Microsoft has revealed its plans to use blockchain distributed-ledger technologies to securely store and manage digital identities, starting with an experiment using the Microsoft Authenticator app. From a report: Microsoft reckons the technology holds promise as a superior alternative to people granting consent to dozens of apps and services and having their identity data spread across multiple providers. It highlights that with the existing model people don't have control over their identity data and are left exposed to data breaches and identity theft. Instead, people could store, control and access their identity in an encrypted digital hub, Microsoft explained. To achieve this goal, Microsoft has for the past year been incubating ideas for using blockchain and other distributed ledger technologies to create new types of decentralized digital identities.
Bug

Skype Can't Fix a Nasty Security Bug Without a Massive Code Rewrite (zdnet.com) 151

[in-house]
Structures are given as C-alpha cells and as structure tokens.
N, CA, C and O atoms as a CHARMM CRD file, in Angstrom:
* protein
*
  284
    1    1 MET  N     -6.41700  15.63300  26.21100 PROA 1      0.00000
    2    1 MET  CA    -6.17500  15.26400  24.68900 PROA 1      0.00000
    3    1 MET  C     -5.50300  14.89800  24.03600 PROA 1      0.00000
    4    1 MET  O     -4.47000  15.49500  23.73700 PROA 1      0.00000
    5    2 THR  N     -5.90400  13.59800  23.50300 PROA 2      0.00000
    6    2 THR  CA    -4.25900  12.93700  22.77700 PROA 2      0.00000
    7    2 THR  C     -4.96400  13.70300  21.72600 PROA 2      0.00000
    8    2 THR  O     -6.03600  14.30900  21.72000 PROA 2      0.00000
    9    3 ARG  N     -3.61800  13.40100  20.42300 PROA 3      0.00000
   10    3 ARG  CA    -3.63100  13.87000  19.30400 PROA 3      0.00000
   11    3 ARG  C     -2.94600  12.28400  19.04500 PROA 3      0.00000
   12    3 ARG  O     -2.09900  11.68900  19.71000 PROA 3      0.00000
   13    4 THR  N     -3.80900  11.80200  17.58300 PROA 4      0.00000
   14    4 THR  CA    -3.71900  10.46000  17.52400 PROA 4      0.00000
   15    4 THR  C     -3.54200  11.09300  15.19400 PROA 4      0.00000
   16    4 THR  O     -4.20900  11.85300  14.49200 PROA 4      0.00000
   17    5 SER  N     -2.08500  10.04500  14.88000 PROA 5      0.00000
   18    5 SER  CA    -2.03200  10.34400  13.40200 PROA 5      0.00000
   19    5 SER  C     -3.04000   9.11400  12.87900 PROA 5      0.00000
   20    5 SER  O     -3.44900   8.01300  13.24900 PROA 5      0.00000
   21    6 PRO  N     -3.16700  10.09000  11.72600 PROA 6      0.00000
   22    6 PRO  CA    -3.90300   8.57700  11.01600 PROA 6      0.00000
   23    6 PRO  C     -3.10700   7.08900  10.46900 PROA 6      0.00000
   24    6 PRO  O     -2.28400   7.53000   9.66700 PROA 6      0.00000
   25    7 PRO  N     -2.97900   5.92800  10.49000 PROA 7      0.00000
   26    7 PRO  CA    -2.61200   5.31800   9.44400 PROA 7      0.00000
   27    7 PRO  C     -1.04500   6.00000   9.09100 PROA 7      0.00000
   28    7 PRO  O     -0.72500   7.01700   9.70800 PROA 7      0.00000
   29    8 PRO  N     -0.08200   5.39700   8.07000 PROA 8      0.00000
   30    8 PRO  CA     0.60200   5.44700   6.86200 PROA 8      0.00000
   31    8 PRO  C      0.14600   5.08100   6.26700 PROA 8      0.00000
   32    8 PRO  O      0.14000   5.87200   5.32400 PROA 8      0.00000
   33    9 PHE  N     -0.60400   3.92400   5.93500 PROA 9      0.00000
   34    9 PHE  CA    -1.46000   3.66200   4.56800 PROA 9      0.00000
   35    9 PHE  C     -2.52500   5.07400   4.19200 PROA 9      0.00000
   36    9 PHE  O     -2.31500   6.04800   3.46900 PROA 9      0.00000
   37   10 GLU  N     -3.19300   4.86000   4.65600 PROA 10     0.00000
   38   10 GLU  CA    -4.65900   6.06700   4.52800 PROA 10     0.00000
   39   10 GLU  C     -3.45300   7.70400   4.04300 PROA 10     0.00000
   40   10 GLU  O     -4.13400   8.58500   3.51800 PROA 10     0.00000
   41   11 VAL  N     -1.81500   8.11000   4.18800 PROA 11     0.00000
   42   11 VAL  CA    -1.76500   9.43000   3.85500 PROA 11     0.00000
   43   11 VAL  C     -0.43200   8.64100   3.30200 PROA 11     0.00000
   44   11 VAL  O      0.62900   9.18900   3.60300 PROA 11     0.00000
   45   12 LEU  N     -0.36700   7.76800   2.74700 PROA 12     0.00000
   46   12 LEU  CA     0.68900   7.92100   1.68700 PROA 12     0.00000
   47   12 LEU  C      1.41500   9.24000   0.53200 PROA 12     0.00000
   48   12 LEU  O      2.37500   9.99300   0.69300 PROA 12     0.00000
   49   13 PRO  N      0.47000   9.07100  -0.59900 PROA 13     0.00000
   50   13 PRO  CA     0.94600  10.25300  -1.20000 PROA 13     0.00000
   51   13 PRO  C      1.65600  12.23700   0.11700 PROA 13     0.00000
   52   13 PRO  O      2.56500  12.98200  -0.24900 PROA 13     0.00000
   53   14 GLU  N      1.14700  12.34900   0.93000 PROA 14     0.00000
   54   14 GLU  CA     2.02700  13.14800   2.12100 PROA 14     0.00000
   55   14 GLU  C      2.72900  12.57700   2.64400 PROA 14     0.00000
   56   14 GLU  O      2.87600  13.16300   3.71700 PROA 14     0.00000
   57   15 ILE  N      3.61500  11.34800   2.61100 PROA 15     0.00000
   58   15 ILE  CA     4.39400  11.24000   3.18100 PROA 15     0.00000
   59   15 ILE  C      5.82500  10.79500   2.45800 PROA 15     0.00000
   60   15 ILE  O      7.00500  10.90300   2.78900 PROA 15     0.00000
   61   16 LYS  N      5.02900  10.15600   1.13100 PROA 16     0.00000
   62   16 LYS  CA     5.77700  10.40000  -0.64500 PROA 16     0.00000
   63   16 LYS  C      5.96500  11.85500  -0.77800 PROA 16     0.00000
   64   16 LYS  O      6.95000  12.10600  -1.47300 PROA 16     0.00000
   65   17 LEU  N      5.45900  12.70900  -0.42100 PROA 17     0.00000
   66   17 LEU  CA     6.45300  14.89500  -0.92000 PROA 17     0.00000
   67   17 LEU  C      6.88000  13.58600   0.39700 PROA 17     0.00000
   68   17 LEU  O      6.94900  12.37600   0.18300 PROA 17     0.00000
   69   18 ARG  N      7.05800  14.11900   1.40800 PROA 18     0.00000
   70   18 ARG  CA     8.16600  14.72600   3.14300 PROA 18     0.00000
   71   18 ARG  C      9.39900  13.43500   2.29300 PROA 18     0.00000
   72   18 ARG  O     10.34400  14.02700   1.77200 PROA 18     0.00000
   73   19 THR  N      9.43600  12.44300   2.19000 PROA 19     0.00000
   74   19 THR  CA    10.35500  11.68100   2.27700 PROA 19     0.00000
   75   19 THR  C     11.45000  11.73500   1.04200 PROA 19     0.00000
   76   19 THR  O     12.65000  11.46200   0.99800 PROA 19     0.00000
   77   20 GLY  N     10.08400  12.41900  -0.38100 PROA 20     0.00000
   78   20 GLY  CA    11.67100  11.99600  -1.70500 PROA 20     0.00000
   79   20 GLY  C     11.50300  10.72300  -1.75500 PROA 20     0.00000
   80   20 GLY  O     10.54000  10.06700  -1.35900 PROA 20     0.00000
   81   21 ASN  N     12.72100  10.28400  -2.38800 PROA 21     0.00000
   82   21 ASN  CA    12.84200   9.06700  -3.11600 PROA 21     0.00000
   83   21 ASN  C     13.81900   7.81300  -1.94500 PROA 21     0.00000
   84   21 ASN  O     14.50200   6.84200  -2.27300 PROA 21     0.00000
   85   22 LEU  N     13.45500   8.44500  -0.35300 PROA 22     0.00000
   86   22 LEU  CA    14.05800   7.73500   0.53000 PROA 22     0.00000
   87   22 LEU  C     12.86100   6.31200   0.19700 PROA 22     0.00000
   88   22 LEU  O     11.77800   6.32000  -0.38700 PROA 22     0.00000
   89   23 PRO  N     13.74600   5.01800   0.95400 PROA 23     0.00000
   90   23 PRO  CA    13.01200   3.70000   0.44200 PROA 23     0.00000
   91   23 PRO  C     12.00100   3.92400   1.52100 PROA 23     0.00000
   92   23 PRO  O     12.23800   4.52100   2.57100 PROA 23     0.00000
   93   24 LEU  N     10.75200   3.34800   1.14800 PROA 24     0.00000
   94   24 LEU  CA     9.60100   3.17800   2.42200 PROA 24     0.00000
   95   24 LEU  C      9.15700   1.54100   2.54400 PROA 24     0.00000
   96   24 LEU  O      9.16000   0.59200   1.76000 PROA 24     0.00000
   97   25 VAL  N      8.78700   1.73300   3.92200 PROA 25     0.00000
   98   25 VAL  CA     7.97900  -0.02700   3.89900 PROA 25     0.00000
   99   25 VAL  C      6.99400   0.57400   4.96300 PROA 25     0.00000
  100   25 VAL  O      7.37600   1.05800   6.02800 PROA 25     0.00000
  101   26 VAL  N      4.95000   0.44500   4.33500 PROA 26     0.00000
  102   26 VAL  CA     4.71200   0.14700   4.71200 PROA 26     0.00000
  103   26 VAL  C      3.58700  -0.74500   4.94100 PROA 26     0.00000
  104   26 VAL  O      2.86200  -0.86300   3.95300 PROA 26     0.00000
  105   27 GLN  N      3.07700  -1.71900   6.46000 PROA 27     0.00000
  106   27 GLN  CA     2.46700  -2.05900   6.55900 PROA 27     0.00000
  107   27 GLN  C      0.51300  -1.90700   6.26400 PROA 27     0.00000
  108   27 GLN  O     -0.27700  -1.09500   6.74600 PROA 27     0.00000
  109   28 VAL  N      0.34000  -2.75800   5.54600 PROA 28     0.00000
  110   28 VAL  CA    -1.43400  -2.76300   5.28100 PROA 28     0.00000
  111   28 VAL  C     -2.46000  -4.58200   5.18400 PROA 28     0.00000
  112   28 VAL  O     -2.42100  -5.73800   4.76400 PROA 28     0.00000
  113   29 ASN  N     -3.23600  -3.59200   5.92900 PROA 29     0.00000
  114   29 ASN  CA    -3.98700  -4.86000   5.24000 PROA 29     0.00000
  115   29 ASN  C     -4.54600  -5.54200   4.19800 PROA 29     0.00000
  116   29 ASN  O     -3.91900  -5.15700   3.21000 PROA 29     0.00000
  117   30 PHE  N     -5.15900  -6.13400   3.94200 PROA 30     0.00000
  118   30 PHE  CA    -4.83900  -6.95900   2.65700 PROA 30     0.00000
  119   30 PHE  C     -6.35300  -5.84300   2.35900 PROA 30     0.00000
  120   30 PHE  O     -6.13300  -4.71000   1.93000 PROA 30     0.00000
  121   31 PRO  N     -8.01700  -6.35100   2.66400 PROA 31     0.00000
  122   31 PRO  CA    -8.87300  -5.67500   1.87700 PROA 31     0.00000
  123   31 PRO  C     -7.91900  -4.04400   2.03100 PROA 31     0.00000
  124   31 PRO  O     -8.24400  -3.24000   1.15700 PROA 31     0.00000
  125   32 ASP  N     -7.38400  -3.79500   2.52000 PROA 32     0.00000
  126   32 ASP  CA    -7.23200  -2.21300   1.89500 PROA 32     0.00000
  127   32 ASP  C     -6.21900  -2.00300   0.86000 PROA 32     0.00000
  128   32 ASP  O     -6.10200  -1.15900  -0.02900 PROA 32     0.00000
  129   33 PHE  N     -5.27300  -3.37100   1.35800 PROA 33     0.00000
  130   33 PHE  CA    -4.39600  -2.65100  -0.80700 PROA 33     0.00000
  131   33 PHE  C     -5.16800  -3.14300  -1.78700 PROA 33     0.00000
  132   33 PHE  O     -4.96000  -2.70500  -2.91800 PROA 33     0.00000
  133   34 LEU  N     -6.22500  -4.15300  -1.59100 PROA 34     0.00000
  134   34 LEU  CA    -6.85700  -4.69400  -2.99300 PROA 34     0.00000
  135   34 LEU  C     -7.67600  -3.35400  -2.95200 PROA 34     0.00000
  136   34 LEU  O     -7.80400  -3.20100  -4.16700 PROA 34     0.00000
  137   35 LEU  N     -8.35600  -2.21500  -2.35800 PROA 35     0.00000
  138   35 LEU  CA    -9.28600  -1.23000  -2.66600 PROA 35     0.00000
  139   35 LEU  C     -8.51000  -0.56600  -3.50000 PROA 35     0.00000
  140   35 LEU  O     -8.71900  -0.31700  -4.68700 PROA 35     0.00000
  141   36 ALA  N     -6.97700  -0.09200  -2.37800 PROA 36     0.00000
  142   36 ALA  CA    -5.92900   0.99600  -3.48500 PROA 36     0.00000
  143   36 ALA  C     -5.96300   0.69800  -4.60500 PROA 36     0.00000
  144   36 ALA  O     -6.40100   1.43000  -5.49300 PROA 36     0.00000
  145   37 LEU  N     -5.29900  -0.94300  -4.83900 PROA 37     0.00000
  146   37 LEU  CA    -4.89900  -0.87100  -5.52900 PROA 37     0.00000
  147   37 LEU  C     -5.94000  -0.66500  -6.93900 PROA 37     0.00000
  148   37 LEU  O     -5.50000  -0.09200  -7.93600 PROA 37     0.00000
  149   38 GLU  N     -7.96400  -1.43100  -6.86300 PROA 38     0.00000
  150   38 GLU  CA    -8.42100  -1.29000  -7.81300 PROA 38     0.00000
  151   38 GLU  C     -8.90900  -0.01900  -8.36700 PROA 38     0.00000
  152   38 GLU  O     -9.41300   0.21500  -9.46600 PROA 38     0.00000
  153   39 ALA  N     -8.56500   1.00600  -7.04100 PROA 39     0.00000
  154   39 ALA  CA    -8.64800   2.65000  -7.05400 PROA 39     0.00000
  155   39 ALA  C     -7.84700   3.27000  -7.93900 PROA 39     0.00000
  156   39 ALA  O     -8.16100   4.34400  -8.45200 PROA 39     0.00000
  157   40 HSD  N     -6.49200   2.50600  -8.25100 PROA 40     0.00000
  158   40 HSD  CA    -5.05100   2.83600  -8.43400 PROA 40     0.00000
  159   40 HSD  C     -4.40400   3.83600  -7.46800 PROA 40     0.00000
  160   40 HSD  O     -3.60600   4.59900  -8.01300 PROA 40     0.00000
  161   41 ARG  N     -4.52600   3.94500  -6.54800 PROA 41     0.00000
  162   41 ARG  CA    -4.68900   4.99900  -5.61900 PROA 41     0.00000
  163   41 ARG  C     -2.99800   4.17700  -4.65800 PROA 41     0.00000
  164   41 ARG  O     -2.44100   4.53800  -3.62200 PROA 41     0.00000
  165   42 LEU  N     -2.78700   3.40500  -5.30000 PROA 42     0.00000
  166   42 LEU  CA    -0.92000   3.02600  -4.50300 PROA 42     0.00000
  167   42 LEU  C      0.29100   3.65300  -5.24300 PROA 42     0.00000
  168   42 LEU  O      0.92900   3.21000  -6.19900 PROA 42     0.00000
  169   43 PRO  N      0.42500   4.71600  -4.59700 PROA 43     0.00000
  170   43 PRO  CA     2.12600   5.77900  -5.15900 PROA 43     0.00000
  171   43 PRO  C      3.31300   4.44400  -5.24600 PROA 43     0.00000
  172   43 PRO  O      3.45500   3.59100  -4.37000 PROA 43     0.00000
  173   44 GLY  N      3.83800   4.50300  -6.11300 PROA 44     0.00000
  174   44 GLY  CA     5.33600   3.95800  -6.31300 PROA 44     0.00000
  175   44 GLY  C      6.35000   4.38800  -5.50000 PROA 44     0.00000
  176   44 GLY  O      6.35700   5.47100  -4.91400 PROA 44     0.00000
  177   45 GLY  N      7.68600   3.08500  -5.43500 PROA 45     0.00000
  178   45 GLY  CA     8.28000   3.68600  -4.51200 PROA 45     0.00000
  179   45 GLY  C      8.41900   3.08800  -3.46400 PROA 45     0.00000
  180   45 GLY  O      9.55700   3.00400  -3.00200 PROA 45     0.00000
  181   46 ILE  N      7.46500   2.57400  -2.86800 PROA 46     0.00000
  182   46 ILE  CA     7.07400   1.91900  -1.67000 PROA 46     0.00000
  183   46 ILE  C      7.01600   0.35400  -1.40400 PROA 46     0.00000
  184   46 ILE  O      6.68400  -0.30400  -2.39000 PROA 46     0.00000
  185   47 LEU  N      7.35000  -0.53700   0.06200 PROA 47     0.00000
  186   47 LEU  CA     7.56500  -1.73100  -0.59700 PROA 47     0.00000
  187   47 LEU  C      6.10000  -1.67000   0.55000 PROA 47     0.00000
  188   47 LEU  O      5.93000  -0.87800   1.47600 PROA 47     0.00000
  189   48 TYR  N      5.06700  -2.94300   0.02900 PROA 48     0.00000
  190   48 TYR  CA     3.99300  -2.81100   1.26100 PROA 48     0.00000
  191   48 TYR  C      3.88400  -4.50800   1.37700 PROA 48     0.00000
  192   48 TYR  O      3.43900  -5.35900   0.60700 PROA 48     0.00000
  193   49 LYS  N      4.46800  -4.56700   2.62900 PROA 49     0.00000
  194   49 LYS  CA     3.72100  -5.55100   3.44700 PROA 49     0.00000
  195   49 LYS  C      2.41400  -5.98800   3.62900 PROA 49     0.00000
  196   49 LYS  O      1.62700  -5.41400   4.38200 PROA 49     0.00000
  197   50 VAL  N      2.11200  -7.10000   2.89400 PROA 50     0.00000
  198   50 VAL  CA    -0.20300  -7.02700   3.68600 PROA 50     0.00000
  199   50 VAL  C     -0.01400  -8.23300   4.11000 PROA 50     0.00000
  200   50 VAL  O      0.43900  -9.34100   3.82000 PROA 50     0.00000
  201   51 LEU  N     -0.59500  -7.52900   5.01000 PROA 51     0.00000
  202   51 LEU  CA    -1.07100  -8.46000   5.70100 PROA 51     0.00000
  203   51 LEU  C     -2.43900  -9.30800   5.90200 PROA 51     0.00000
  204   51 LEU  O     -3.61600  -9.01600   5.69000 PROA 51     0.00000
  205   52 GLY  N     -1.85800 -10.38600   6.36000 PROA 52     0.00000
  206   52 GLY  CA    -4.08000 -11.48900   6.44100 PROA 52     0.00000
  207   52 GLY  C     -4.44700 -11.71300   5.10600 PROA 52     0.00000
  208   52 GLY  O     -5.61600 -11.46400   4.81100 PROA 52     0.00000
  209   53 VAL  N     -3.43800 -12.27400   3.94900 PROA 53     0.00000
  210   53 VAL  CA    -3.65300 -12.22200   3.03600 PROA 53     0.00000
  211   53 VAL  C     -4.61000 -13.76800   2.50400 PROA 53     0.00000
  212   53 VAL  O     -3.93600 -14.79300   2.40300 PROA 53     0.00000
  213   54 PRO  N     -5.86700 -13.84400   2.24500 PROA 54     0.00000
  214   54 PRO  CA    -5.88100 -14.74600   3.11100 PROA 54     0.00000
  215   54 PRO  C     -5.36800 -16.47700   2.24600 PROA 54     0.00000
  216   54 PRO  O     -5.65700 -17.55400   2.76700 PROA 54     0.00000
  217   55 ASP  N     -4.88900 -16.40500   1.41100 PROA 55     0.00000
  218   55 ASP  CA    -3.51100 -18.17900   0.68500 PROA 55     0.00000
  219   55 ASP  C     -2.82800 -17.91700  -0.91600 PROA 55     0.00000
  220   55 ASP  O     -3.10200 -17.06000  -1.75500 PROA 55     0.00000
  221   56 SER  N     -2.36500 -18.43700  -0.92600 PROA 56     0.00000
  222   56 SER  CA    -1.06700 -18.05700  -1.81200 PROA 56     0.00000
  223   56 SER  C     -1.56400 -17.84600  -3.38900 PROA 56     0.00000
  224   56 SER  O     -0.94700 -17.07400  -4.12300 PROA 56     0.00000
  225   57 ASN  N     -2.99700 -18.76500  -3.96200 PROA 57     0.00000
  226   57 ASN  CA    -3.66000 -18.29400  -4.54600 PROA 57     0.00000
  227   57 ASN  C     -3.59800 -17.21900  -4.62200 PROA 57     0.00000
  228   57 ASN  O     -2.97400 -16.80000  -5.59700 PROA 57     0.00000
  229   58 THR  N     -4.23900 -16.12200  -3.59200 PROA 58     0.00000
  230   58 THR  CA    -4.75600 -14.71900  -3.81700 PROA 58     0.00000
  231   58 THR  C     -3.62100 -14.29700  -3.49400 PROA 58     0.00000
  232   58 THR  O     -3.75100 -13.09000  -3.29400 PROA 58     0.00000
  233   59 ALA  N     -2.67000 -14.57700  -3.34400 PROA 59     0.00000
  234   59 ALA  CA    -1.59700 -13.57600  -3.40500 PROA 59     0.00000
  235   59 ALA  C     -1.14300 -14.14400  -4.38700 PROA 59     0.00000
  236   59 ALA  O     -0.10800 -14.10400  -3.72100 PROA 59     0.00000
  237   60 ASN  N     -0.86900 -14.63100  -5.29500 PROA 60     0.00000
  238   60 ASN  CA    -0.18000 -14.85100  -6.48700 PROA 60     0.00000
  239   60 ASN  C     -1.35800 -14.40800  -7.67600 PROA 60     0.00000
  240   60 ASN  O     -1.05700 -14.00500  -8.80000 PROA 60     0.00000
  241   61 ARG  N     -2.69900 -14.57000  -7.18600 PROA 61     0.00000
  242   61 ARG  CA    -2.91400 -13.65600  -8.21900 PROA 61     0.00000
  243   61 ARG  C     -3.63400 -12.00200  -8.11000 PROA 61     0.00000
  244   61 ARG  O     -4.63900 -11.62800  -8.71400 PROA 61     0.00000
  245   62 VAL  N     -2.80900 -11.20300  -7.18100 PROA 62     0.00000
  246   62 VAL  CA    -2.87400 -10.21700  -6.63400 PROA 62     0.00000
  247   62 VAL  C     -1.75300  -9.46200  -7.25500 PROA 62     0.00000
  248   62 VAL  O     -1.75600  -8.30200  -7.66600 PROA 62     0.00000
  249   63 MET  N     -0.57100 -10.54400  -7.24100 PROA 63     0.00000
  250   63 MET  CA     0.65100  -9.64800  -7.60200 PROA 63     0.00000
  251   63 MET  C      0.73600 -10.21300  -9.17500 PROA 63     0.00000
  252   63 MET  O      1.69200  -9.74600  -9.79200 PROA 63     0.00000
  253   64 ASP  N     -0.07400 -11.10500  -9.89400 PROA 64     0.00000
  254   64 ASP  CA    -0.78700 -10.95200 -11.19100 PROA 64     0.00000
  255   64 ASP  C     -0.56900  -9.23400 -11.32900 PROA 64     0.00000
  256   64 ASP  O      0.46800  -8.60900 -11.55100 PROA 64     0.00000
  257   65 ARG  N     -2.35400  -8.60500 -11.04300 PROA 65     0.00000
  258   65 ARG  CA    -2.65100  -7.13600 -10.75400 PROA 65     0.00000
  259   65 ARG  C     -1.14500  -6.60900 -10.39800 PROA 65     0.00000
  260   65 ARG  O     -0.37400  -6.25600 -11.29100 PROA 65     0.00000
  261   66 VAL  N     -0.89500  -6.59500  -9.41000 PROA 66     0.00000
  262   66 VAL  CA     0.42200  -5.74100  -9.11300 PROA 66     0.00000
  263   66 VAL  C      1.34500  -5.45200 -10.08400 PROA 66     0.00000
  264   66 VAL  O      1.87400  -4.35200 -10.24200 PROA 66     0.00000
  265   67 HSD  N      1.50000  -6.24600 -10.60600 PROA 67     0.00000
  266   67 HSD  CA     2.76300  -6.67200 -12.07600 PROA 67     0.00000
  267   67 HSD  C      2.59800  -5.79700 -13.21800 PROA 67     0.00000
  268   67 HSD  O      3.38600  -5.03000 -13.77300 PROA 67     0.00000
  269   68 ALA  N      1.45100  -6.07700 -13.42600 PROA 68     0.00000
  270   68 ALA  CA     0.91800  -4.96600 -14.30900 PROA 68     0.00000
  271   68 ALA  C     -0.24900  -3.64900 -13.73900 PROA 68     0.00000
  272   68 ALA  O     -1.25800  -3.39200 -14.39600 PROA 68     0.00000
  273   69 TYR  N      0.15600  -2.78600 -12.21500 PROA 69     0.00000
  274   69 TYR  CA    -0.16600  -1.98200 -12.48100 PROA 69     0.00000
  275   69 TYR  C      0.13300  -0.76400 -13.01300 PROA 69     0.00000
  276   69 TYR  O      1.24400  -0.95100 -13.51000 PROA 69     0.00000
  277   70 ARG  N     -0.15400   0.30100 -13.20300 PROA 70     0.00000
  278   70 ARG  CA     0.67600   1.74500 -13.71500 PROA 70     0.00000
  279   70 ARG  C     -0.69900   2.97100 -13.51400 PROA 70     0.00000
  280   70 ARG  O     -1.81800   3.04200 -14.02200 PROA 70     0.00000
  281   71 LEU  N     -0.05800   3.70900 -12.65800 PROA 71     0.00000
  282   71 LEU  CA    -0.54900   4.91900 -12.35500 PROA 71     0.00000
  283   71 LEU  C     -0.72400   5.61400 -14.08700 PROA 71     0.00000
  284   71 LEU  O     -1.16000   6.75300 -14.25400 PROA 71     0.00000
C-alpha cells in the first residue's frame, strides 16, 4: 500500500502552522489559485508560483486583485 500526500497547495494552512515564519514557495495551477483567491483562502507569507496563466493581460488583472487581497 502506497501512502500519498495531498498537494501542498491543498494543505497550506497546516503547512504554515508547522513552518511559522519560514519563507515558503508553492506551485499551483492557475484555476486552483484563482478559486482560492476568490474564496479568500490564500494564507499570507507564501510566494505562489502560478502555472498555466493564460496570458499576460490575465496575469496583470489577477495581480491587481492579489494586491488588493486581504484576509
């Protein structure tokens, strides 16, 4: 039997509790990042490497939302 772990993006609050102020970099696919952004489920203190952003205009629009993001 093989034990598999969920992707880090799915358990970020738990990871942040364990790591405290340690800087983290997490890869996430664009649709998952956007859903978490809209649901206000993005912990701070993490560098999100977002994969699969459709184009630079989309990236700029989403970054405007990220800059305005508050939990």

ZDNet reports of a security flaw in Skype's updater process that "can allow an attacker to gain system-level privileges to a vulnerable computer." If the bug is exploited, it "can escalate a local unprivileged user to the full 'system' level rights -- granting them access to every corner of the operating system." What's worse is that Microsoft, which owns Skype, won't fix the flaw because it would require the updater to go through "a large code revision." Instead, Microsoft is putting all its resources on building an altogether new client. From the report: Security researcher Stefan Kanthak found that the Skype update installer could be exploited with a DLL hijacking technique, which allows an attacker to trick an application into drawing malicious code instead of the correct library. An attacker can download a malicious DLL into a user-accessible temporary folder and rename it to an existing DLL that can be modified by an unprivileged user, like UXTheme.dll. The bug works because the malicious DLL is found first when the app searches for the DLL it needs. Once installed, Skype uses its own built-in updater to keep the software up to date. When that updater runs, it uses another executable file to run the update, which is vulnerable to the hijacking. The attack reads on the clunky side, but Kanthak told ZDNet in an email that the attack could be easily weaponized. He explained, providing two command line examples, how a script or malware could remotely transfer a malicious DLL into that temporary folder.